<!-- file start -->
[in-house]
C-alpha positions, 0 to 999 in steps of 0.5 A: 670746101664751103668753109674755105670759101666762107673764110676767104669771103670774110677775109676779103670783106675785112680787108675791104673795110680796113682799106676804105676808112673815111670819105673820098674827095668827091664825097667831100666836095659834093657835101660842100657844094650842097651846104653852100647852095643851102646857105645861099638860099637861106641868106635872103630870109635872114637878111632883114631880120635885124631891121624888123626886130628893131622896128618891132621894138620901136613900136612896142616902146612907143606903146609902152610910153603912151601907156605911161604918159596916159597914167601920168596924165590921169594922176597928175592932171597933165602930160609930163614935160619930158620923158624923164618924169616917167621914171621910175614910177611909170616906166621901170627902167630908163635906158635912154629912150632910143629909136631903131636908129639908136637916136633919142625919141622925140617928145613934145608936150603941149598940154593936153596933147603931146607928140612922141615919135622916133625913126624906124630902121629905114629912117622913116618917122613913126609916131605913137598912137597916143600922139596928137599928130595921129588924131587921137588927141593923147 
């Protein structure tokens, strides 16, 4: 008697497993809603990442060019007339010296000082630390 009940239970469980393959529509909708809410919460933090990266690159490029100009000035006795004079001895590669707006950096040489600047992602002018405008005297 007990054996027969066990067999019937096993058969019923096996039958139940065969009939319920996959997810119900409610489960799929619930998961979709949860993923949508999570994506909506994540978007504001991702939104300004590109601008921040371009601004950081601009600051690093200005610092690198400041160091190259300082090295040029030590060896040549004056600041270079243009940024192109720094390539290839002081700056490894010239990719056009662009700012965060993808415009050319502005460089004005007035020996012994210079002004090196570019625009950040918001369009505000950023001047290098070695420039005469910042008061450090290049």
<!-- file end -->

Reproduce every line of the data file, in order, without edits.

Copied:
[in-house]
C-alpha positions, 0 to 999 in steps of 0.5 A: 670746101664751103668753109674755105670759101666762107673764110676767104669771103670774110677775109676779103670783106675785112680787108675791104673795110680796113682799106676804105676808112673815111670819105673820098674827095668827091664825097667831100666836095659834093657835101660842100657844094650842097651846104653852100647852095643851102646857105645861099638860099637861106641868106635872103630870109635872114637878111632883114631880120635885124631891121624888123626886130628893131622896128618891132621894138620901136613900136612896142616902146612907143606903146609902152610910153603912151601907156605911161604918159596916159597914167601920168596924165590921169594922176597928175592932171597933165602930160609930163614935160619930158620923158624923164618924169616917167621914171621910175614910177611909170616906166621901170627902167630908163635906158635912154629912150632910143629909136631903131636908129639908136637916136633919142625919141622925140617928145613934145608936150603941149598940154593936153596933147603931146607928140612922141615919135622916133625913126624906124630902121629905114629912117622913116618917122613913126609916131605913137598912137597916143600922139596928137599928130595921129588924131587921137588927141593923147 
């Protein structure tokens, strides 16, 4: 008697497993809603990442060019007339010296000082630390 009940239970469980393959529509909708809410919460933090990266690159490029100009000035006795004079001895590669707006950096040489600047992602002018405008005297 007990054996027969066990067999019937096993058969019923096996039958139940065969009939319920996959997810119900409610489960799929619930998961979709949860993923949508999570994506909506994540978007504001991702939104300004590109601008921040371009601004950081601009600051690093200005610092690198400041160091190259300082090295040029030590060896040549004056600041270079243009940024192109720094390539290839002081700056490894010239990719056009662009700012965060993808415009050319502005460089004005007035020996012994210079002004090196570019625009950040918001369009505000950023001047290098070695420039005469910042008061450090290049």